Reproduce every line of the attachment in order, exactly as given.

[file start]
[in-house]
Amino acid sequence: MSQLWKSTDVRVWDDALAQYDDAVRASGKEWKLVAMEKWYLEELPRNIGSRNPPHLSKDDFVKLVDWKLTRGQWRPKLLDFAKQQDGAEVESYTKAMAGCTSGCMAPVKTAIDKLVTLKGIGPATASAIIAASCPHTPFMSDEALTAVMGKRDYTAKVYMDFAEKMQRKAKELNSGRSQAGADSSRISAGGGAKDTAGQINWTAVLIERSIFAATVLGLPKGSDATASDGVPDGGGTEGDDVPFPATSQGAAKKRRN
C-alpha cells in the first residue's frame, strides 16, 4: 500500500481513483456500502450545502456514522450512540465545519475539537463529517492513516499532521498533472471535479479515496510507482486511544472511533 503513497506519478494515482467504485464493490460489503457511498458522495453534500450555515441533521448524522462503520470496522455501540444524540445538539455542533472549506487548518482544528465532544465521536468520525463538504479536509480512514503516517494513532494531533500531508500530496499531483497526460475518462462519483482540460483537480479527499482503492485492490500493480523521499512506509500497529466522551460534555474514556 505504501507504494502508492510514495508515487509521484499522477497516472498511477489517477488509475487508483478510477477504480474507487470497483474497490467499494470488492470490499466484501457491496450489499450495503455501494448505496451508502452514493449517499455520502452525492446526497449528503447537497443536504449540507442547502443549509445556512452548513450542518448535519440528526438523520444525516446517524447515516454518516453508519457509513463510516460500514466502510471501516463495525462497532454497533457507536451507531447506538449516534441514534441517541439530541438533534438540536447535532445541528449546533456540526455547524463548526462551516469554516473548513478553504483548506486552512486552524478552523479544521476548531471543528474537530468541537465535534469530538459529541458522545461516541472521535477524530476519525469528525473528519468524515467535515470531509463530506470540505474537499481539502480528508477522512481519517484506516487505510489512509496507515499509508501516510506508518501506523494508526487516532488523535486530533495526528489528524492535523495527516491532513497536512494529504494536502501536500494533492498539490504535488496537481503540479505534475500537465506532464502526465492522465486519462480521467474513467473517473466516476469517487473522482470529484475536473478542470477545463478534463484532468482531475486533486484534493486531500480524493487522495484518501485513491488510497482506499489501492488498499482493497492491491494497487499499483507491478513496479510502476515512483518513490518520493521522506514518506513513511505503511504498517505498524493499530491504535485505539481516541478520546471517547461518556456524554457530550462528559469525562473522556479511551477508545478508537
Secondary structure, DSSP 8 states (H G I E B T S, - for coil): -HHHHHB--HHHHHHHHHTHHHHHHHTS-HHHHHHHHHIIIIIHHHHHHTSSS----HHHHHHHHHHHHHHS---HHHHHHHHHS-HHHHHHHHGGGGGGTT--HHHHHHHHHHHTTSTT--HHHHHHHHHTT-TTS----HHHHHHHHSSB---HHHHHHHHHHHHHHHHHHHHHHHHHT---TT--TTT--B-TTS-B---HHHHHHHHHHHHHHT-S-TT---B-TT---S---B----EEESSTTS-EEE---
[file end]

[in-house]
Amino acid sequence: MSQLWKSTDVRVWDDALAQYDDAVRASGKEWKLVAMEKWYLEELPRNIGSRNPPHLSKDDFVKLVDWKLTRGQWRPKLLDFAKQQDGAEVESYTKAMAGCTSGCMAPVKTAIDKLVTLKGIGPATASAIIAASCPHTPFMSDEALTAVMGKRDYTAKVYMDFAEKMQRKAKELNSGRSQAGADSSRISAGGGAKDTAGQINWTAVLIERSIFAATVLGLPKGSDATASDGVPDGGGTEGDDVPFPATSQGAAKKRRN
C-alpha cells in the first residue's frame, strides 16, 4: 500500500481513483456500502450545502456514522450512540465545519475539537463529517492513516499532521498533472471535479479515496510507482486511544472511533 503513497506519478494515482467504485464493490460489503457511498458522495453534500450555515441533521448524522462503520470496522455501540444524540445538539455542533472549506487548518482544528465532544465521536468520525463538504479536509480512514503516517494513532494531533500531508500530496499531483497526460475518462462519483482540460483537480479527499482503492485492490500493480523521499512506509500497529466522551460534555474514556 505504501507504494502508492510514495508515487509521484499522477497516472498511477489517477488509475487508483478510477477504480474507487470497483474497490467499494470488492470490499466484501457491496450489499450495503455501494448505496451508502452514493449517499455520502452525492446526497449528503447537497443536504449540507442547502443549509445556512452548513450542518448535519440528526438523520444525516446517524447515516454518516453508519457509513463510516460500514466502510471501516463495525462497532454497533457507536451507531447506538449516534441514534441517541439530541438533534438540536447535532445541528449546533456540526455547524463548526462551516469554516473548513478553504483548506486552512486552524478552523479544521476548531471543528474537530468541537465535534469530538459529541458522545461516541472521535477524530476519525469528525473528519468524515467535515470531509463530506470540505474537499481539502480528508477522512481519517484506516487505510489512509496507515499509508501516510506508518501506523494508526487516532488523535486530533495526528489528524492535523495527516491532513497536512494529504494536502501536500494533492498539490504535488496537481503540479505534475500537465506532464502526465492522465486519462480521467474513467473517473466516476469517487473522482470529484475536473478542470477545463478534463484532468482531475486533486484534493486531500480524493487522495484518501485513491488510497482506499489501492488498499482493497492491491494497487499499483507491478513496479510502476515512483518513490518520493521522506514518506513513511505503511504498517505498524493499530491504535485505539481516541478520546471517547461518556456524554457530550462528559469525562473522556479511551477508545478508537
Secondary structure, DSSP 8 states (H G I E B T S, - for coil): -HHHHHB--HHHHHHHHHTHHHHHHHTS-HHHHHHHHHIIIIIHHHHHHTSSS----HHHHHHHHHHHHHHS---HHHHHHHHHS-HHHHHHHHGGGGGGTT--HHHHHHHHHHHTTSTT--HHHHHHHHHTT-TTS----HHHHHHHHSSB---HHHHHHHHHHHHHHHHHHHHHHHHHT---TT--TTT--B-TTS-B---HHHHHHHHHHHHHHT-S-TT---B-TT---S---B----EEESSTTS-EEE---